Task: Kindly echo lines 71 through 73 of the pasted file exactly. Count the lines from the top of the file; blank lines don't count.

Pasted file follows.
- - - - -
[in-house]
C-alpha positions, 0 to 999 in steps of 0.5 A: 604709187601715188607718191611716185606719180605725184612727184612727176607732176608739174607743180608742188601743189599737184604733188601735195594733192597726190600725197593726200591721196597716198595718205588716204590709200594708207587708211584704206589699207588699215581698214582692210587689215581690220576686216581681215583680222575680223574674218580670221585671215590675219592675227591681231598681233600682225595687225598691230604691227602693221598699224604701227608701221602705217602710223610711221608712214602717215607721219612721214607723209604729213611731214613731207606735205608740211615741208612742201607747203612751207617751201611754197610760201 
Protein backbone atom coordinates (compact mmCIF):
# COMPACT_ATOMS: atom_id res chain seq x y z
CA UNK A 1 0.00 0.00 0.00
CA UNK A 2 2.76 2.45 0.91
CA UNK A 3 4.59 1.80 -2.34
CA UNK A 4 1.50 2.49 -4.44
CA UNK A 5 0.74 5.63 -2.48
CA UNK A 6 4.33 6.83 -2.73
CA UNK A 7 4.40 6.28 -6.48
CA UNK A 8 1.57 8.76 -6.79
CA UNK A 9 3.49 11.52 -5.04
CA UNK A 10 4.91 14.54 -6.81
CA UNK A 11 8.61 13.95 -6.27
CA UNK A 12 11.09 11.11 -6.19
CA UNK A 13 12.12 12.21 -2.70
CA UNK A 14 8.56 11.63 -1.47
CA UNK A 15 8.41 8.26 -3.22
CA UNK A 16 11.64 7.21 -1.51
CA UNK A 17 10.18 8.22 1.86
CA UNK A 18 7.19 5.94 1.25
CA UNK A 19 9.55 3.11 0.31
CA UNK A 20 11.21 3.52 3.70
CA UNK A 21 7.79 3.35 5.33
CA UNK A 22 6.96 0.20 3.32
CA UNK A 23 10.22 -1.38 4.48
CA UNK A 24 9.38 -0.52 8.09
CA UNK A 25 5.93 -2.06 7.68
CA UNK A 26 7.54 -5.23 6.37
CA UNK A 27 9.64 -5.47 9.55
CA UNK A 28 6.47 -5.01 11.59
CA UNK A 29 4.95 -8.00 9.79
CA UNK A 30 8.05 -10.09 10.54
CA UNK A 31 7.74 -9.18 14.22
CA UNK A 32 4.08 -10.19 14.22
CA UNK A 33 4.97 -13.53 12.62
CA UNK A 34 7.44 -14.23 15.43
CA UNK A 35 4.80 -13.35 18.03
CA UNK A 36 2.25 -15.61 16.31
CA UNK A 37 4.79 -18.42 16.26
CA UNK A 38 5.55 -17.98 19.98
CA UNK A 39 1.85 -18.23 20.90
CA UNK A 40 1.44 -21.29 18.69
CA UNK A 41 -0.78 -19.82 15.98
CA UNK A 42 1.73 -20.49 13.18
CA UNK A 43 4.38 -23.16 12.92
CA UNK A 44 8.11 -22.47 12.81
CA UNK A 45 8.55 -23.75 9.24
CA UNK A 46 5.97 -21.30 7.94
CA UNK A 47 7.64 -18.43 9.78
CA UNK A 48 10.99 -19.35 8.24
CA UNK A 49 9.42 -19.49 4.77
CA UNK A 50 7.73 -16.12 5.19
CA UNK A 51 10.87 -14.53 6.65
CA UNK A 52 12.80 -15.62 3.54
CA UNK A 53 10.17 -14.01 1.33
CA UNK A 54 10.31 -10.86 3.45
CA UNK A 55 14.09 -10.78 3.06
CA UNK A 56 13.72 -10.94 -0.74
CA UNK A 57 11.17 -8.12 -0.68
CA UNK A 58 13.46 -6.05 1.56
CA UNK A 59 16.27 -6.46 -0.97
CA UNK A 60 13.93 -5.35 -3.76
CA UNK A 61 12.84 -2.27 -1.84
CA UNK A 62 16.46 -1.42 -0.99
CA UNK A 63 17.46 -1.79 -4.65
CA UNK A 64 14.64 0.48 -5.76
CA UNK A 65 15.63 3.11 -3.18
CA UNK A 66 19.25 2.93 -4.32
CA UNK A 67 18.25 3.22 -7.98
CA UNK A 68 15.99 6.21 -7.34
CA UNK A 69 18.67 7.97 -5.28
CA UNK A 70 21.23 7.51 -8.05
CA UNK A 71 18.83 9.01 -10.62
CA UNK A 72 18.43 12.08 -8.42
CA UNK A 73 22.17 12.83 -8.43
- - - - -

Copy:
CA UNK A 67 18.25 3.22 -7.98
CA UNK A 68 15.99 6.21 -7.34
CA UNK A 69 18.67 7.97 -5.28